The Dow and S&P 500 recorded fresh all-time highs Thursday with investors waving off the tit-for-tat exchange of newly imposed trade tariffs placed on U.S. and Chinese goods and focusing on the latest, positive economic data.
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The Dow Jones Industrial Average rallied 251.22 points, or 0.95 percent, to 26,656.98 -- marking the Dow's 100th record close since the election of President Donald Trump and its first since January. The broader S&P 500 jumped 22.8 points, about 0.8 percent, to 2,930.75. The tech-heavy Nasdaq Composite gained 78.19 points, or 0.98 percent, to 8,028.23.
|I:DJI||DOW JONES AVERAGES||27154.2||-68.77||-0.25%|
|I:COMP||NASDAQ COMPOSITE INDEX||8146.488965||-60.75||-0.74%|
Economic data released Thursday included a reading on weekly jobless claims. The number of Americans filing for first-time jobless claims fell to 201,000 in the prior week, well below the 210,000 estimate and the lowest late 1969.
Manufacturing in Philadelphia rebounded in September, jumping to 22.9. Existing home sales were flat in August.
The latest round of escalated tariffs has brought a reaction from Alibaba Chairman Jack Ma. Ma is backing down on his promise to create 1 million jobs in the U.S. over the next five years, amid the ongoing trade war between President Trump and China.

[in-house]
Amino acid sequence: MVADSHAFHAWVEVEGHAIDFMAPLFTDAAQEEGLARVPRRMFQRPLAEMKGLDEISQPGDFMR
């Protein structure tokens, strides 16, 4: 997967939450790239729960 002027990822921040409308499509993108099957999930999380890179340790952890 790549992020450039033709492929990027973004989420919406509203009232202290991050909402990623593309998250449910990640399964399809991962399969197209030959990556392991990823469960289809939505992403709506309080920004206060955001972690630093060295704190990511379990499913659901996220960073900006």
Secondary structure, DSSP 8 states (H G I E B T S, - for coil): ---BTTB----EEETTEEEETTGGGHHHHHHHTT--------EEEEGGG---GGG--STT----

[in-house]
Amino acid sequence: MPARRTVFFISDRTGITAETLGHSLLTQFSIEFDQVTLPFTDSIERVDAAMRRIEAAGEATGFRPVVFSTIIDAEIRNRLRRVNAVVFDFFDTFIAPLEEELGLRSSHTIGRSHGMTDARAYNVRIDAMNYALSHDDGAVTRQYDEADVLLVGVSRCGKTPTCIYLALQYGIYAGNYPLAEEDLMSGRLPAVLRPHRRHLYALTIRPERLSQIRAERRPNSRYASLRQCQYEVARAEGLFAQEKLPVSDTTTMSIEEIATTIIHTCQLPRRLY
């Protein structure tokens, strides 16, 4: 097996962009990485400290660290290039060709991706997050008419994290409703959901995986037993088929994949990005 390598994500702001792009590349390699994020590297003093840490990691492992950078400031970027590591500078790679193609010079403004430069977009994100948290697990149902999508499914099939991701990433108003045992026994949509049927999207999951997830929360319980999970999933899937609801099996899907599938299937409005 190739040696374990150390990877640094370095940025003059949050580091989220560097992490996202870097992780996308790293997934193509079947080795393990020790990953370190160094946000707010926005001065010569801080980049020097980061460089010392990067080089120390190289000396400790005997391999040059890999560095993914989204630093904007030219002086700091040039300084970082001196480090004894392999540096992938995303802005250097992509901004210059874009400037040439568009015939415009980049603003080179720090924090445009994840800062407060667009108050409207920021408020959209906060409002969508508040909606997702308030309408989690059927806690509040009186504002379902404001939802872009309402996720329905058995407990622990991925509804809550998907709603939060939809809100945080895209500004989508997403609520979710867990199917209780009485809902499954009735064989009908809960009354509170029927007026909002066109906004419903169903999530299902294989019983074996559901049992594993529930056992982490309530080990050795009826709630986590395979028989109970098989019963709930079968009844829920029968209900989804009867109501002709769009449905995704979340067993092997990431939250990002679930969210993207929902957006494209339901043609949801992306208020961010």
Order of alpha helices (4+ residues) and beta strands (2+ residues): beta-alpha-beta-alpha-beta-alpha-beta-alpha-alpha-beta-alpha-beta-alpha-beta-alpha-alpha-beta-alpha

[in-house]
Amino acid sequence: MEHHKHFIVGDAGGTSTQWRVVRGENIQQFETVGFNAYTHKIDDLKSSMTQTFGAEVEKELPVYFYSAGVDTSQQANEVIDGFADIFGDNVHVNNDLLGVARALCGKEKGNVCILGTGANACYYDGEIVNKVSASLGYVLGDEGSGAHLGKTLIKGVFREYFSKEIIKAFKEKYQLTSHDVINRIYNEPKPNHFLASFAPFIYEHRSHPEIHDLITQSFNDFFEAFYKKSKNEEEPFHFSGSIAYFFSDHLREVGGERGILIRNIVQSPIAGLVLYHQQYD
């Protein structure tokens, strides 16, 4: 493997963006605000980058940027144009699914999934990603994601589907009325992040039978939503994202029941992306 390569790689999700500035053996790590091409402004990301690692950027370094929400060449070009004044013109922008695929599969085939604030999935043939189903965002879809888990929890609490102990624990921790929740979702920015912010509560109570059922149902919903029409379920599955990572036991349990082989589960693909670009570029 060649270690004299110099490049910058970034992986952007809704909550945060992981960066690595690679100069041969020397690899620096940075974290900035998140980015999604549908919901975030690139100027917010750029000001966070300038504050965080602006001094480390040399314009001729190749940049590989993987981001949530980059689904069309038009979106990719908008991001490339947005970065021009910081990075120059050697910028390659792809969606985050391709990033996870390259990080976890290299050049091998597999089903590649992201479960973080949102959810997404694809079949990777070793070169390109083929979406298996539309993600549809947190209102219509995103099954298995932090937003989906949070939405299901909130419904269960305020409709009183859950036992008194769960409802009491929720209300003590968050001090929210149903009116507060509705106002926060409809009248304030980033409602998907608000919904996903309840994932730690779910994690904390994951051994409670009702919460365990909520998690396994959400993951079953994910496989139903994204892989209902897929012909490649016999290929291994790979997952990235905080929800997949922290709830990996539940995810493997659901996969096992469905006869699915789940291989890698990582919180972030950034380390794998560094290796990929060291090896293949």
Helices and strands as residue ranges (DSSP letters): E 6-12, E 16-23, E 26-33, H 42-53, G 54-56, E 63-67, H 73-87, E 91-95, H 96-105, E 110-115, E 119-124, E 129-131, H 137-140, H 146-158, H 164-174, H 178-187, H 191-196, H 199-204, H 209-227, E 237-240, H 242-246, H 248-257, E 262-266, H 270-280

The billionaire previously told Trump before his inauguration in January 2017 that he would commit to creating new jobs but recanted those sentiments in a Chinese news outlet on the heels of a new round of tariffs this week from both countries. On the U.S.-Canada front, Canadian Foreign Minister Chrystia Freeland met U.S. Trade Representative Robert Lighthizer in Washington on Wednesday with the two sides still disagreeing on major issues.
Two meetings were held. Leaving their afternoon meeting, Freeland told reporters the talks had been constructive and said she would meet Lighthizer again on Thursday, according to Reuters.
In corporate news, Wells Fargo shares ended less than 1 percent higher after the bank announced a 5 percent to 10 percent reduction in its workforce.
U.S. oil futures ticked 32 cents lower to $70.80 a barrel.
FOX Business' Ken Martin contributed to this article.